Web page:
Simulated composite radar reflectivity at 1200 UTC 19 Feb. The black line represents the observed track of Kelvin by the BoM (here, labeled as “best track”). Both best track and simulated storm’s 6-hourly center locations were plotted with filled circles for the entire simulation period (16–20 Feb 2018). Note that the storm’s current position was not interpolated from the 6-hourly best track so that the best track position changes only 6-hourly while the simulated storm’s locations move hourly. The initial (final) locations of the simulated storm centers are marked with stars (squares) along with their annotations for the times. Red, blue, or gray filled circles both on the best track and the simulated storm’s track represent the storm’s tendency of intensifying, decreasing, or maintaining strength compared to the previous time step. The current intensities of the storm at the location are alluded to by the size of the circle among the panels. Landfall locations are marked with “⊗” along with their time annotation.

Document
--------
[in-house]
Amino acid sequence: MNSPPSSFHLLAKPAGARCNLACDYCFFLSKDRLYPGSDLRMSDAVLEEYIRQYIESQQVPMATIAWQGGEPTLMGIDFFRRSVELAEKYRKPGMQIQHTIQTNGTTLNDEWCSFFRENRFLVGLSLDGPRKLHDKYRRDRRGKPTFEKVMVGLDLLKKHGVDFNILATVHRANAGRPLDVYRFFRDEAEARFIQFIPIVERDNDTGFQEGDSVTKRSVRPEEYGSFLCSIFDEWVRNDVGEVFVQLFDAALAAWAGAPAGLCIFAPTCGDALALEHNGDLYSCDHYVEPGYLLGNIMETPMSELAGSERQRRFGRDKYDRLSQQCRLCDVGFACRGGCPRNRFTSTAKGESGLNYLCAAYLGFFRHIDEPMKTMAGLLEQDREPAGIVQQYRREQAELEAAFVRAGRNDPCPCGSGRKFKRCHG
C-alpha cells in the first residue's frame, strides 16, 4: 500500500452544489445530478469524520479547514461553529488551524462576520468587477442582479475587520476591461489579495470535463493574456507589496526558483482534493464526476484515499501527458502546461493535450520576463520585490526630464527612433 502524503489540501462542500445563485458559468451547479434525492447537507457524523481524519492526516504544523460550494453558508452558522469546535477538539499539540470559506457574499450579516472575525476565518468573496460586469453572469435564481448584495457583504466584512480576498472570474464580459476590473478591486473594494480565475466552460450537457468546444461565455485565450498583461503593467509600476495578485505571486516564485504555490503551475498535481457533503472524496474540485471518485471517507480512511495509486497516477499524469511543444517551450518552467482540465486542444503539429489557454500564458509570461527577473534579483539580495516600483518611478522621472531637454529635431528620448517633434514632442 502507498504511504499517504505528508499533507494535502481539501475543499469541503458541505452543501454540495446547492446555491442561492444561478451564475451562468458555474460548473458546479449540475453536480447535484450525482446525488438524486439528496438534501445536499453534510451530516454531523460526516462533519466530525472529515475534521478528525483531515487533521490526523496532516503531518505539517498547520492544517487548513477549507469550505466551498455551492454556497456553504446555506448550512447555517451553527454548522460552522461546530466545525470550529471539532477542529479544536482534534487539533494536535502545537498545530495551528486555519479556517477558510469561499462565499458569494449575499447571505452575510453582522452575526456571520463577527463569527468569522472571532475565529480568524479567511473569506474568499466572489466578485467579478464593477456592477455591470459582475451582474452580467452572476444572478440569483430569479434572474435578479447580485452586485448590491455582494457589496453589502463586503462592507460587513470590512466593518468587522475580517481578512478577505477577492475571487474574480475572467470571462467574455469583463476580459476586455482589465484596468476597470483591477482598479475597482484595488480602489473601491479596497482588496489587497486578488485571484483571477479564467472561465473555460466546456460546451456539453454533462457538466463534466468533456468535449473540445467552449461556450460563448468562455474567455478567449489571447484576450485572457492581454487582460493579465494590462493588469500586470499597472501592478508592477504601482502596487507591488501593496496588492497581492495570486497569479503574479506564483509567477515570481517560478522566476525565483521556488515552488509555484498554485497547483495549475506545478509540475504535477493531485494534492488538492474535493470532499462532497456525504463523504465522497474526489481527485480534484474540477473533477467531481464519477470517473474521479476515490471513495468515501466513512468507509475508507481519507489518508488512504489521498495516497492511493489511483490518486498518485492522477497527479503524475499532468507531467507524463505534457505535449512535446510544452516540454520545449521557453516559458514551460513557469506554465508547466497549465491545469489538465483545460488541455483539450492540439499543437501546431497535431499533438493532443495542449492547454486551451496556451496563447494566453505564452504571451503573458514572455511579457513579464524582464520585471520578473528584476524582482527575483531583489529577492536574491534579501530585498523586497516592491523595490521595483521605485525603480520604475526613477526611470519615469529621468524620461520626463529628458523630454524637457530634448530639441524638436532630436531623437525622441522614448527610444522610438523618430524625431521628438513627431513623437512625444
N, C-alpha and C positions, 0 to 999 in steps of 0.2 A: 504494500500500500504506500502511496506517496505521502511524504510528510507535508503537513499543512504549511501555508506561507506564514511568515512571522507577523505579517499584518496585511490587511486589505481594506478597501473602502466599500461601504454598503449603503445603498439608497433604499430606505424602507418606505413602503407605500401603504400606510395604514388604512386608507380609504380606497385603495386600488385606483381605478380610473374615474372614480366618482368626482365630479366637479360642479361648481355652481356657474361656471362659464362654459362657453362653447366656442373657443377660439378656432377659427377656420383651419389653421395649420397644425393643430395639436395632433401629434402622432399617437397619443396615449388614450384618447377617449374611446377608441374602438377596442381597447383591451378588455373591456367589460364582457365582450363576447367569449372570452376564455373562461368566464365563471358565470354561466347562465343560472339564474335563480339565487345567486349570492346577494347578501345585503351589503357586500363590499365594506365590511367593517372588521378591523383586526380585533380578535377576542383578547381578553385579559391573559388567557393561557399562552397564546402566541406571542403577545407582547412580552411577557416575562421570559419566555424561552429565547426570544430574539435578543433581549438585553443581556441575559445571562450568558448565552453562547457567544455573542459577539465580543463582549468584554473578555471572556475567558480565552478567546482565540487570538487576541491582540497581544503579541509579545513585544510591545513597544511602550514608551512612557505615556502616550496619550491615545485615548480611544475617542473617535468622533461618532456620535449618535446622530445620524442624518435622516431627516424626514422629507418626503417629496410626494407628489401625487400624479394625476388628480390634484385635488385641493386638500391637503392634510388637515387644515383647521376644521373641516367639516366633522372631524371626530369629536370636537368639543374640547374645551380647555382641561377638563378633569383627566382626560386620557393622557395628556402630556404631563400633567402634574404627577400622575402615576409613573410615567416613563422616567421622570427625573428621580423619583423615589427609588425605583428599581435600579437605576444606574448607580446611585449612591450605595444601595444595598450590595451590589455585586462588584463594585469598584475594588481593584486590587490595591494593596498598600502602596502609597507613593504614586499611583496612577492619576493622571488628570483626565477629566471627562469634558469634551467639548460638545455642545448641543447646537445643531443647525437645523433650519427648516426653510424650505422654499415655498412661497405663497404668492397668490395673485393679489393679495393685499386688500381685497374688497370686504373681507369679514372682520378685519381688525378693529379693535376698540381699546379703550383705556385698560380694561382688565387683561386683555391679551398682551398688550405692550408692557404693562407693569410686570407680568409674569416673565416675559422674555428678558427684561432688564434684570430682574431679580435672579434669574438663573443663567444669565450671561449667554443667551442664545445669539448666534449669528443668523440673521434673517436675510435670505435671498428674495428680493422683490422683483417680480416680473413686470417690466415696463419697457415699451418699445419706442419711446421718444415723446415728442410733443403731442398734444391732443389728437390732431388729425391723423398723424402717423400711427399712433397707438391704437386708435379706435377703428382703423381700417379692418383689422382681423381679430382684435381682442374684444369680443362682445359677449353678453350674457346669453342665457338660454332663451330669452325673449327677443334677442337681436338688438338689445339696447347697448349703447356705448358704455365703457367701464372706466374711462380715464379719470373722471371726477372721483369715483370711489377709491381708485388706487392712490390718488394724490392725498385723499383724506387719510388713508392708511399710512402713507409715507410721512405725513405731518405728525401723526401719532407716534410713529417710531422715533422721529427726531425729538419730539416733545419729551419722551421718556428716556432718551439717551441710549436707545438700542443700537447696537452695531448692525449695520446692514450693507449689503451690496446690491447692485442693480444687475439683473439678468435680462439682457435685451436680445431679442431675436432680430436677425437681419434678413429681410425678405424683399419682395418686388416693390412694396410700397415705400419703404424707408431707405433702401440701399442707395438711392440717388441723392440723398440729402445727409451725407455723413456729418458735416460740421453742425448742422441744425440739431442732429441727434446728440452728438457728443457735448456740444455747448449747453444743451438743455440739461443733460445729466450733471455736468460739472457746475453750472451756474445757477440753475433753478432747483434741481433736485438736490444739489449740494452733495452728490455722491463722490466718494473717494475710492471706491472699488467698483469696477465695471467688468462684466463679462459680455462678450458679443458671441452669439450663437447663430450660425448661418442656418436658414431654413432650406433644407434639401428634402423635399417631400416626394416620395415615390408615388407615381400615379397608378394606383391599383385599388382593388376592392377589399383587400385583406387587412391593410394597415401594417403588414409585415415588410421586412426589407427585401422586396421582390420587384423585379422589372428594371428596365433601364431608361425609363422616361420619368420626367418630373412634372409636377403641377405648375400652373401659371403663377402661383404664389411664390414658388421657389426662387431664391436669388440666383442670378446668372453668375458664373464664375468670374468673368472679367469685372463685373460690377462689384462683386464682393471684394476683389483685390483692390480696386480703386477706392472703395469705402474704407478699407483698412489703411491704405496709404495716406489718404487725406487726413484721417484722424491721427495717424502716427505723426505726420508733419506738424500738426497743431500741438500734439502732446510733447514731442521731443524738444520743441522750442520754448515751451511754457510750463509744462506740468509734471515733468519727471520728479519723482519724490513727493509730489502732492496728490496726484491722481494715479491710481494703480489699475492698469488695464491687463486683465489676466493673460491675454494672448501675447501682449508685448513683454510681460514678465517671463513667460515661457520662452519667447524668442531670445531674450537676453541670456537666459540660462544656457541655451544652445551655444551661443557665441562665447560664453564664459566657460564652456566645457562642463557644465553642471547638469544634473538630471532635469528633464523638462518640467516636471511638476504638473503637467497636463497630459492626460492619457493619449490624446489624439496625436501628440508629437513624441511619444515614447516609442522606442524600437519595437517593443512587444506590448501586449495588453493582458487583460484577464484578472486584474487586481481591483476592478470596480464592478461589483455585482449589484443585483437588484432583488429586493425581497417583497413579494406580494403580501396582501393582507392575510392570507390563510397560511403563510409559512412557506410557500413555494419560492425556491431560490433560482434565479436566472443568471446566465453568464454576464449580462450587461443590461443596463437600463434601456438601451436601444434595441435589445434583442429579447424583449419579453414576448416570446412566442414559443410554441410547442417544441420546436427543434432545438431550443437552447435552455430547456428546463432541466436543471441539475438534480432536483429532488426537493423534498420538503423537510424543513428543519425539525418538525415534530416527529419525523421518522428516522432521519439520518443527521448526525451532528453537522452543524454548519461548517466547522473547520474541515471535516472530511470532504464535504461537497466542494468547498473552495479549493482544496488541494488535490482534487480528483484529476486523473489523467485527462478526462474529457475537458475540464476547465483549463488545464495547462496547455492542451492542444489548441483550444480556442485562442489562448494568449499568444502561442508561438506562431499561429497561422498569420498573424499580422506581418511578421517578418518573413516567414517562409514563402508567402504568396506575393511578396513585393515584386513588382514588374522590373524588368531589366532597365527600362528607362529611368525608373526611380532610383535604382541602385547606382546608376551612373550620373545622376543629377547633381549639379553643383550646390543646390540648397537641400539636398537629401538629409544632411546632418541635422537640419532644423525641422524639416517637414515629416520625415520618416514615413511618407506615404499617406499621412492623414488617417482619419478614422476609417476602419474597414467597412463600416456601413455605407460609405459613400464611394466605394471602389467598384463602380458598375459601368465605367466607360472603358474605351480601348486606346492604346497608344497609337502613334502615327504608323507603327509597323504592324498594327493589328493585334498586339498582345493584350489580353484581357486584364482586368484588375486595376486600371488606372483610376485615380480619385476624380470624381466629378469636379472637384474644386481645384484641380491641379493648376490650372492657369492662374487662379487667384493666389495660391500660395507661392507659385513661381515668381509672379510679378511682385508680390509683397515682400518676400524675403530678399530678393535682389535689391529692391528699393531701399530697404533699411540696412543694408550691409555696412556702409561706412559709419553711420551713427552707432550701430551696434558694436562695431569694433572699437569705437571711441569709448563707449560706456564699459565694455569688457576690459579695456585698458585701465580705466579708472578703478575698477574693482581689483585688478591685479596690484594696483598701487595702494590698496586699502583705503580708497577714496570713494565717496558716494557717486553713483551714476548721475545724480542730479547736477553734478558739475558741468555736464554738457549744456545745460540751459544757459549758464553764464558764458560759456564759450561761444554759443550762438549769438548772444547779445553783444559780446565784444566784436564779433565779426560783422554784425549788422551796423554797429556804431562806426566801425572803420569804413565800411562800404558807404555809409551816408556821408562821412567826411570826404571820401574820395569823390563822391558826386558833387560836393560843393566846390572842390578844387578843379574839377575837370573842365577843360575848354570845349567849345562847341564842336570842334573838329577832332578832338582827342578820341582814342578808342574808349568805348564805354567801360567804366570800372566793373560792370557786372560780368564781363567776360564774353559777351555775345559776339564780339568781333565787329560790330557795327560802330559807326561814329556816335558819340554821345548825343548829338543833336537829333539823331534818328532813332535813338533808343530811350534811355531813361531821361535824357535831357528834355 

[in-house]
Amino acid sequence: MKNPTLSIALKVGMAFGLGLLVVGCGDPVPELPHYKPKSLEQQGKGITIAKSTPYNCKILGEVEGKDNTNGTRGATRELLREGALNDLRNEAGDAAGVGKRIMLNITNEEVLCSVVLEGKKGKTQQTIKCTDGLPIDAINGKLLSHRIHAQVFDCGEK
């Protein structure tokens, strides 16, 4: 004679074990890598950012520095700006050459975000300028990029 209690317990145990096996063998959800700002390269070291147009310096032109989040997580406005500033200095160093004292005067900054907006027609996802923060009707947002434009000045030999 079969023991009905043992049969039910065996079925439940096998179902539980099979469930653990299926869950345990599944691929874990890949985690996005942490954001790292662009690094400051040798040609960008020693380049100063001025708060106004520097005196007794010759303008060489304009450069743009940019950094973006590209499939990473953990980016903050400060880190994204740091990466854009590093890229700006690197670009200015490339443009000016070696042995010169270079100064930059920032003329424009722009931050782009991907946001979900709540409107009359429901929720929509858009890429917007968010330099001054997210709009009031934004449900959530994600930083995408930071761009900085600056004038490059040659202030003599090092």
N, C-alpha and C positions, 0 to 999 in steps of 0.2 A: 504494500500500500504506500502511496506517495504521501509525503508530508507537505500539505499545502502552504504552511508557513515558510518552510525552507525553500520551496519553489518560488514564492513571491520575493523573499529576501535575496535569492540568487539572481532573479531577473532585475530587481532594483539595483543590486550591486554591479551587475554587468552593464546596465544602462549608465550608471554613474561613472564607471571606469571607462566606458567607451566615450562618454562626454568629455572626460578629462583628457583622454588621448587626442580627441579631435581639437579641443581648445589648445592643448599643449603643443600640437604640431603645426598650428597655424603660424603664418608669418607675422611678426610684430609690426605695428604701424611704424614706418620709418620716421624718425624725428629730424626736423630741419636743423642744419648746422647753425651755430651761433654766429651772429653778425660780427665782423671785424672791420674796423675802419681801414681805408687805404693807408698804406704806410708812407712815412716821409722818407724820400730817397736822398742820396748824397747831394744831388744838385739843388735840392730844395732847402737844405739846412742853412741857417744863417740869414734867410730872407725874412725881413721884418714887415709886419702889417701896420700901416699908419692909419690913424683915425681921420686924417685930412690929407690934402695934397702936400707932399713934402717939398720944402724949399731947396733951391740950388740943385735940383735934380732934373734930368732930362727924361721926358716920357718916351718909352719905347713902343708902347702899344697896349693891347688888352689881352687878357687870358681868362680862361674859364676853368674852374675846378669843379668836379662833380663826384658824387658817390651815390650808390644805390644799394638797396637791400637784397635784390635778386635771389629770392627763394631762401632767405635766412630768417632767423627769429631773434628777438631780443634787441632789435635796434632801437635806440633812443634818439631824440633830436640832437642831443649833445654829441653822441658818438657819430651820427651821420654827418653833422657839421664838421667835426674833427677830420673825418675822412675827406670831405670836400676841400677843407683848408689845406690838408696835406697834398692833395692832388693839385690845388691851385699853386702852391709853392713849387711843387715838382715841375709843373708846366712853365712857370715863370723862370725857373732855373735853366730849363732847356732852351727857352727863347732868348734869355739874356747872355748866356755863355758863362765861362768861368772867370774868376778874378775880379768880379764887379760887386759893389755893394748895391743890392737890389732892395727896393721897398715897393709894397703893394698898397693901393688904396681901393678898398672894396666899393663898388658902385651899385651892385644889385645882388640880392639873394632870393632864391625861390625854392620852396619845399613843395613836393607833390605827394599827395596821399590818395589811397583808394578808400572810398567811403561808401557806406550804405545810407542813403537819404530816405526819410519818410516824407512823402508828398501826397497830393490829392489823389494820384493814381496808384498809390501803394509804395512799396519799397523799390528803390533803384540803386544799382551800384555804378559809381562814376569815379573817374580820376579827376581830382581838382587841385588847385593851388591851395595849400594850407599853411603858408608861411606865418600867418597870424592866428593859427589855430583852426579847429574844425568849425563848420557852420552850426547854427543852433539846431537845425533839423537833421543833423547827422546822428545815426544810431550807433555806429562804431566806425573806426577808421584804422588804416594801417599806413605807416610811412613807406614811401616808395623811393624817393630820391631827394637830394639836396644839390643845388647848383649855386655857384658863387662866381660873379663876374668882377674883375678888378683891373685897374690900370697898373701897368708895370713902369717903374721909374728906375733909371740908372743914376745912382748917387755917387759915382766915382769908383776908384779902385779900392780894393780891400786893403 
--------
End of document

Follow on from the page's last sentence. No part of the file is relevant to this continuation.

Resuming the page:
• View in gallery

    Time series of the areal sum of the surface fluxes [i.e., latent heat (LH), sensible heat (HFX), ground flux (GRDFLX), downward longwave (SLWDN), upward longwave (SLWUP), downward shortwave (SSWDN) and upward shortwave (SSWUP)] within the radii of (a) 200 and (b) 600 km from the center of the simulated storm. Black dotted line represents the time series of the maximum wind speed of the storm for each case.

  • View in gallery